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in the airforce safety briefings are a big thing. and you also hear stories from other shops since in the military we tend to move around. it seems two relatively common accidents are getting a sleeve caught in a machine (not so common in the military since we must be in short sleeves and wear safety glasses but we do see civilian accidents in the safety briefings) and files driving through forearms because they have no handle. i have seen a photo that circulated around to put the fear of death into us about safety of a guy runnign a lathe in many layers of clothing and everything from his left arm to his neck and much of his clothing was wrapped up in the wokpiece before the spindle stopped. very disturbing.

the file in the forearm i have heard both from witnesses and in safety briefings similar stories. the results are usually similar where a 8" or 10" file gets caught in the jaws and the end drives into the forearm near the wrist and either breaks a bone or lands between the two bones. the entry hole is small and the skin stretches, the file gets completely engulfed in the forearm and it ends up looking like a small wound and the arm is very swollen as if broken. the person usually passes out from pain or shock and is found by coworkers in a pool of blood who are unaware of the nature of the accident. just looks like a cut and a broken arm x-rays at the hospital reveal a file deep in the arm which is when they finally put the pieces together of what happened....
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Old 12-09-2012, 12:18 AM   #16
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I have a friend that insists on reaching over the head stock to file on the lathe. I called him on it and he insisted he has never had any problems do it that way. I replied, well I guess you will stop doing it that way when you do have a problem with it.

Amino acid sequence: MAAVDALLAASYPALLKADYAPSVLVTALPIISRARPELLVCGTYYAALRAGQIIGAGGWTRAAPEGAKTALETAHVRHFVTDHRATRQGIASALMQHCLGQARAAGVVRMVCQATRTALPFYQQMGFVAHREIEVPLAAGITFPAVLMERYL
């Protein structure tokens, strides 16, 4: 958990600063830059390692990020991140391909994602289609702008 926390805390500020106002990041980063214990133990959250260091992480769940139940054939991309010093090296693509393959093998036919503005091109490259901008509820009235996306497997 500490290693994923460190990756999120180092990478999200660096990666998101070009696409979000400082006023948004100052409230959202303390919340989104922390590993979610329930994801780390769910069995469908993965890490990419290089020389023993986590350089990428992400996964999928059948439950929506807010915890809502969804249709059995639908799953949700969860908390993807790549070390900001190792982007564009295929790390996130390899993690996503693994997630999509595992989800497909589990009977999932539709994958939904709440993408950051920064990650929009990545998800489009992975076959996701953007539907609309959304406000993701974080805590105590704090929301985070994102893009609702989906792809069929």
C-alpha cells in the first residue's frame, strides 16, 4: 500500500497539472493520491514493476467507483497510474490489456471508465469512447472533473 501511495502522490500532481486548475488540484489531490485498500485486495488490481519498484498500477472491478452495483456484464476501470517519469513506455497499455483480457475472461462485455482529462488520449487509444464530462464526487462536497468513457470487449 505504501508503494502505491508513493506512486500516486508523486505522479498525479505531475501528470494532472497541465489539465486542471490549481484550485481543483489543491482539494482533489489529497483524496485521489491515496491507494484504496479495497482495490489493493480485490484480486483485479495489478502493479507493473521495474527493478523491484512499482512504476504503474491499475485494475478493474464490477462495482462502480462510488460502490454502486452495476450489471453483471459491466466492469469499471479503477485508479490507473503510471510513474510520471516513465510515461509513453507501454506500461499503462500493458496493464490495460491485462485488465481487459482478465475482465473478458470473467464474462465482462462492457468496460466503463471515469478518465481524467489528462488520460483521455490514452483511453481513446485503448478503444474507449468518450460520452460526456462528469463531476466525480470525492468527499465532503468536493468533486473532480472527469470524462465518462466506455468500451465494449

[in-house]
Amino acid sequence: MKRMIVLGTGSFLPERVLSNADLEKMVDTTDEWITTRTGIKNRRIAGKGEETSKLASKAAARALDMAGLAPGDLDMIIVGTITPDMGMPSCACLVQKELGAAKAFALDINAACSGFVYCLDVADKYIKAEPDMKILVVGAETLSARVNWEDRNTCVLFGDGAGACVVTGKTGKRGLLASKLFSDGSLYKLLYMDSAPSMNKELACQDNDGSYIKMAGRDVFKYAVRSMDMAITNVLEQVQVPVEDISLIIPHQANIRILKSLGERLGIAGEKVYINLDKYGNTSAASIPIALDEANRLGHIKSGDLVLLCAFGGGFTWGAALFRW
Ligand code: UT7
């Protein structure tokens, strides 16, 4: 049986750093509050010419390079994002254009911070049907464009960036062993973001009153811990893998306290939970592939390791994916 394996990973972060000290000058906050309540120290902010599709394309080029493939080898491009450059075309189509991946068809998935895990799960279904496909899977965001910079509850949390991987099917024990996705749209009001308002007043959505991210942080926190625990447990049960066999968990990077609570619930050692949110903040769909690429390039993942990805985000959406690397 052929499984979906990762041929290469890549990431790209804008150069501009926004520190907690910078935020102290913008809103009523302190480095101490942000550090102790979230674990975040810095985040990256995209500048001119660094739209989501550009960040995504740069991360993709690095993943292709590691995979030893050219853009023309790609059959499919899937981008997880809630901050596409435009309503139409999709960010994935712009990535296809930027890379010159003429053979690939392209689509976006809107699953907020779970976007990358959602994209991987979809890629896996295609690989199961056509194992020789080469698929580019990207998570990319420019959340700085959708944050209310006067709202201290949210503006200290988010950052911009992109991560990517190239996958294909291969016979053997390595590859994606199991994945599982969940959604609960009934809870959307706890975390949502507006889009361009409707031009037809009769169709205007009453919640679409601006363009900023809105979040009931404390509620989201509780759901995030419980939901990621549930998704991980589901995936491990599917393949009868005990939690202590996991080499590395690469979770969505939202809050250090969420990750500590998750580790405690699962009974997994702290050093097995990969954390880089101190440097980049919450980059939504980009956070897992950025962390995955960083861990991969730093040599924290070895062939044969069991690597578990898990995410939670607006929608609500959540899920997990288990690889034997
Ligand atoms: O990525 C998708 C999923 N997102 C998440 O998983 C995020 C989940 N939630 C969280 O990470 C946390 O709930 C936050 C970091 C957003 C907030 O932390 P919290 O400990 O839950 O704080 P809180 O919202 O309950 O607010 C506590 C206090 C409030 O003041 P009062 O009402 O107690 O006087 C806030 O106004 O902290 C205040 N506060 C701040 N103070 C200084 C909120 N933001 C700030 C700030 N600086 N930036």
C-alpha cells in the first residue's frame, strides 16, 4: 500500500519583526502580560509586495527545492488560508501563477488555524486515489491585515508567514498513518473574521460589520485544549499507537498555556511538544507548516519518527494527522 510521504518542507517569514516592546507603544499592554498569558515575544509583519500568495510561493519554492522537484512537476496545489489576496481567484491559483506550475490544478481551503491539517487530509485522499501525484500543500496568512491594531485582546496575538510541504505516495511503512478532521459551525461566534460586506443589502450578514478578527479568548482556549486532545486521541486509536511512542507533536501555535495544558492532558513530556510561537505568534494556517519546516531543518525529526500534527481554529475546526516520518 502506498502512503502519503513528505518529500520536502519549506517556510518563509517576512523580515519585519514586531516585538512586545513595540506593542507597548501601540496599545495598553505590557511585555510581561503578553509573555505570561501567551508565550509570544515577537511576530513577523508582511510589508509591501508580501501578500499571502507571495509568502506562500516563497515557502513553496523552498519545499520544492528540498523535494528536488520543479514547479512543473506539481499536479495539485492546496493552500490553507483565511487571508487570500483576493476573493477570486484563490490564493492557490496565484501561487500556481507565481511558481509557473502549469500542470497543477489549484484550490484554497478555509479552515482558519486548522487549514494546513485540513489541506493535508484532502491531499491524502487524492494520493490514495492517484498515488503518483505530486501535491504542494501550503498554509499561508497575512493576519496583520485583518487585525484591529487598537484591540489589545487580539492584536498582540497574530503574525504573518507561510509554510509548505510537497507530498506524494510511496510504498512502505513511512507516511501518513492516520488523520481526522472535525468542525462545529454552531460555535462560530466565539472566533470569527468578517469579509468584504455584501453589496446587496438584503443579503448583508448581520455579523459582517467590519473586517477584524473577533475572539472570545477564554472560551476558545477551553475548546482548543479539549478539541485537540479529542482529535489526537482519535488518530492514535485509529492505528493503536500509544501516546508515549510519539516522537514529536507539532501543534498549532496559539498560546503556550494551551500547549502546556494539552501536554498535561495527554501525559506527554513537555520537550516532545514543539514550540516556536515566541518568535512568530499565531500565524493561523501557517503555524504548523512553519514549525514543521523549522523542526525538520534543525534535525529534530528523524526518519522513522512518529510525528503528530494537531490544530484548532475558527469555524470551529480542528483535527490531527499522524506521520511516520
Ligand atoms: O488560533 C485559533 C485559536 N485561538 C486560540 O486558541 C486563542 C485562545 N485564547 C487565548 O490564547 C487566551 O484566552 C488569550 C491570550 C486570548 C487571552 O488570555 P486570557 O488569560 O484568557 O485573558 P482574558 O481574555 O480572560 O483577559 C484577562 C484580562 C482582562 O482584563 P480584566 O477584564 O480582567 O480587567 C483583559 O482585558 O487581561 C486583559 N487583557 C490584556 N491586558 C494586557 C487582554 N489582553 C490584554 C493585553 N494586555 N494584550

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Old 12-09-2012, 12:23 AM   #17
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No matter how we stressed safe practice, there will some stubborn guys who imagine themselves to be accident free. I have seen Power Brushing wrapping up one worker's jeans.Lucky for him same machine stalled and further damage. Other than minor bruises,he was OK. He was told not to carry a switched on power brush to next job on the line. After this incident he was my best safety champion.
I have seen cut-off disc shattered to pieces at my sub-contractor's shop.Told him,he has to clean up all his unsafe practices and audited before re-instatement to our supplier list as I would not risk my QA men in his shop.
Chuck keys stuck into a stationary lathe is another accident waiting to happen.
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Old 12-09-2012, 02:22 AM   #18
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Yeah a lathe or mill can be pretty dangerous no matter how much experience. Honestly i would never put lathe or mill tool holders any where you would have to reach over or around the spindles or chucks. even at work we have carts and a rack for chuck keys and stuff off to the side. nothing gets set on head stock just because we had a employee was running a lathe and a drill rolled off and hit the chuck and threw it across the shop. missed him by inches. Doesnt pertain to home shops but at where i work if you left the chuck key in the chuck and walk off when your done it is a automatic write up.
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Old 12-09-2012, 10:44 AM   #19
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first thing i learned in tech school was nothing goes on the headstock and yeah a chuck key in the spindle was a write up. related to that my supervisor told me of when he was an airman he switched on the shops 16" standard modern lathe with the chuck key in and knocked himself in the chest. i bet that was a surprise.
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Old 12-09-2012, 11:28 AM   #20
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I appreciate the "Chuck Key Never Leaves Your Hand" rule. Left a chuck key in a drill press chuck. Switched it on. Managed not to kill anybody. Amazing how frightening an otherwise friendly and familiar machine can suddenly become...